Reducing the burden on urgent and emergency care services for patients requiring low acuity advice and treatment.
Less than 1% of all NHS111 referrals result in a direction to a community pharmacy. Calls normally default to other primary care locations such as:
- GP, in hours and out of hours
- walk-in centres
These appointments block access to GP appointments for patients with greater clinical need.
Aim of the service
The aim of the service is to appropriately manage patients contacting NHS 111 with low acuity conditions, through referral to a community pharmacy to reduce pressure on the primary and urgent care system, particularly GP out of hours.
What the service will provide
The agreement is for the pharmacy to provide self-care advice and support. This will include information to all people referred to the pharmacy by NHS 111, due to a specified low acuity condition.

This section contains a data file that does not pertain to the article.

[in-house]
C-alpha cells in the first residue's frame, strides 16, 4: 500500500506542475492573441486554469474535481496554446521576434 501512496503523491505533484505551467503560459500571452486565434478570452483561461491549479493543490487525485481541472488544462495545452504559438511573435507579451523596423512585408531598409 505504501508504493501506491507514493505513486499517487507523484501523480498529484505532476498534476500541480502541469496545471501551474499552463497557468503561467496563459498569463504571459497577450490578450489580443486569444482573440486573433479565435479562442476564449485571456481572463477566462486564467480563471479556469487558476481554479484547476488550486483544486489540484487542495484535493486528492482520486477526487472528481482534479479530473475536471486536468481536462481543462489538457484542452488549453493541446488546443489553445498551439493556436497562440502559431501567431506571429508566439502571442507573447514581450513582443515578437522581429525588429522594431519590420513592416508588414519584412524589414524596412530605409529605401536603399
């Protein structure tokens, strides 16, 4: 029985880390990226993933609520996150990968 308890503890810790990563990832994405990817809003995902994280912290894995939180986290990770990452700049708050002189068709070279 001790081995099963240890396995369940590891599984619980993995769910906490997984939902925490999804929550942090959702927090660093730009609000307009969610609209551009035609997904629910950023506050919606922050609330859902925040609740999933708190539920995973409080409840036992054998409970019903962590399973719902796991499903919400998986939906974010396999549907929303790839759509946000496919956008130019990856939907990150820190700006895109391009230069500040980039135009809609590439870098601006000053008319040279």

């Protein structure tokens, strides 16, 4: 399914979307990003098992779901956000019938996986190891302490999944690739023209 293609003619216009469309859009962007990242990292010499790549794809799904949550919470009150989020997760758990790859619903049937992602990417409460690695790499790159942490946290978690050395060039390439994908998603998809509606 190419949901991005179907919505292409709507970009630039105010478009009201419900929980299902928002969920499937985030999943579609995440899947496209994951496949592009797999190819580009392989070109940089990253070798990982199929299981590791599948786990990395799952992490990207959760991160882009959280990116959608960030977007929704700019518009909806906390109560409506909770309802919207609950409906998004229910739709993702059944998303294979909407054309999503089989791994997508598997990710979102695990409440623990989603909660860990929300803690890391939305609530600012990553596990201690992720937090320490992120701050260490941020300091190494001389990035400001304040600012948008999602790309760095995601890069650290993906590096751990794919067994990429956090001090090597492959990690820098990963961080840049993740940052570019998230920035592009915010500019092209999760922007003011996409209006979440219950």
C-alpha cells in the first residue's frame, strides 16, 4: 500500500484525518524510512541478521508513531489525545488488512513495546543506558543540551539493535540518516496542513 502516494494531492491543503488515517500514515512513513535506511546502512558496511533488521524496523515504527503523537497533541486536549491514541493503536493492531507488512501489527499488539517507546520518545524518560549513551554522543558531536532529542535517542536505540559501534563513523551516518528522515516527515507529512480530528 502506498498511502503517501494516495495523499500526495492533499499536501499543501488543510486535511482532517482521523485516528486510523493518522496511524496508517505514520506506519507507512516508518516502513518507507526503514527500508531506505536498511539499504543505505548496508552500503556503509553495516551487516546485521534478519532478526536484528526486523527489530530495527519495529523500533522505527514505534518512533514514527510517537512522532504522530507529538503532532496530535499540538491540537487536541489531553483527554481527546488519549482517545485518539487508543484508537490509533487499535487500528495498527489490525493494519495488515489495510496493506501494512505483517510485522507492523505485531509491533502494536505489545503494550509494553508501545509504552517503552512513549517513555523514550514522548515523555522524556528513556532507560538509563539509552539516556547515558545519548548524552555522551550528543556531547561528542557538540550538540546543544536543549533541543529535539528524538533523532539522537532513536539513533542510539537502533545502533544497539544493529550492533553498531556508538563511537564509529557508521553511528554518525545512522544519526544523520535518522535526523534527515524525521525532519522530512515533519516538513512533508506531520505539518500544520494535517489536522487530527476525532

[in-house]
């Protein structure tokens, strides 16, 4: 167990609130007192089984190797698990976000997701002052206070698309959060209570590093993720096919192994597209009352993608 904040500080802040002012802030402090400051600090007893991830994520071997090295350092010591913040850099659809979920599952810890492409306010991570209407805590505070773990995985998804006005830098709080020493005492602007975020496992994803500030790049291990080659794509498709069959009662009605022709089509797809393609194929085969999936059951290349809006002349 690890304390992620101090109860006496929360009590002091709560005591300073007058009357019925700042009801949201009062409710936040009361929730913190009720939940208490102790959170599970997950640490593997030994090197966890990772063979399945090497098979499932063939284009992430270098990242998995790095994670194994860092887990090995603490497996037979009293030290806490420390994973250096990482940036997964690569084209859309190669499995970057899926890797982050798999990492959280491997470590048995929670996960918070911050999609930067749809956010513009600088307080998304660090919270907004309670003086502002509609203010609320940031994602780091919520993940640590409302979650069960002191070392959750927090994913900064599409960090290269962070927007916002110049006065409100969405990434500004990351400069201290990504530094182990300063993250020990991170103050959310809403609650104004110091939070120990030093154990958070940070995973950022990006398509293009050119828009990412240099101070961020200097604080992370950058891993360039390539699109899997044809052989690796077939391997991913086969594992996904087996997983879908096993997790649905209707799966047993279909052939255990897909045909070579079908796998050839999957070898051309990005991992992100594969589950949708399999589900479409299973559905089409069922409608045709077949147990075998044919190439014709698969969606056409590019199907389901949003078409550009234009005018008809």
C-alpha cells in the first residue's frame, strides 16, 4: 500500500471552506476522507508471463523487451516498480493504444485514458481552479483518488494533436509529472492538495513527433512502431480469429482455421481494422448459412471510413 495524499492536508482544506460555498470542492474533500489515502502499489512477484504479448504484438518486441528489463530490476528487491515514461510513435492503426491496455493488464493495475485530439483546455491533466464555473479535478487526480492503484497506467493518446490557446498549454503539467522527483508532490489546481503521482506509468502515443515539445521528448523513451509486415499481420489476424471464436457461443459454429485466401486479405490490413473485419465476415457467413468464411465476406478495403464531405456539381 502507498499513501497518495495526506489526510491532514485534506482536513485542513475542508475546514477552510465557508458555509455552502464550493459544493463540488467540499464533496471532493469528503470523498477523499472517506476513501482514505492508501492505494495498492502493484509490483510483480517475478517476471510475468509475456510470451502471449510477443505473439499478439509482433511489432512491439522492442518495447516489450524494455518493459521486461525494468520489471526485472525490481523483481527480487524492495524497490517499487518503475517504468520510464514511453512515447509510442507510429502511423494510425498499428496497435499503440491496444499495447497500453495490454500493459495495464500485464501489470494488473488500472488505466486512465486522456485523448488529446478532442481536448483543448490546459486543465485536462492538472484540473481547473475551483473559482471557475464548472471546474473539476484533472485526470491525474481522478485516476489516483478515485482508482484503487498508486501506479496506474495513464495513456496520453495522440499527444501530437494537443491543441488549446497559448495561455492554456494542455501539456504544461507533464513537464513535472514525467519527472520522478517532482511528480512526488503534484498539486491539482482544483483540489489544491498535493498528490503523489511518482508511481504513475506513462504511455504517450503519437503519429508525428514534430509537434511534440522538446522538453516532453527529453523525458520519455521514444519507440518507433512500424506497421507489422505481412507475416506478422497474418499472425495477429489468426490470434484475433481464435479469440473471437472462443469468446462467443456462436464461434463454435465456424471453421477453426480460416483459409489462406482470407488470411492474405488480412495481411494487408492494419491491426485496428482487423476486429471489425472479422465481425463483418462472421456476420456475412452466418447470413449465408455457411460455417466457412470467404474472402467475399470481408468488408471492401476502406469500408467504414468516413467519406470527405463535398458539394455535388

The end points of the consultation may include:
- advice given only
- advice and the sale of an OTC medicine
- advice and referral into a local Minor Ailments Scheme (where one exists and dependent on local commissioning arrangements - you can view each service specification)
- advice and ‘direct dial’ access to a GP (each pharmacy will use a local arrangement for this)
- advice and signpost on to another service
How patients access the service
Any patient, even those registered with a GP from outside the Devon, East Midlands or London areas, can access DMIRS as they would likely still have attended another care location in the area.
To access the service patients must:
- have called NHS111 and been referred as eligible to receive advice and treatment
- be assessed by the pharmacy, potentially being referred to other health and social care professionals, where appropriate
Patients who wish to consult their GP or other health care provider for their condition are still free to do so.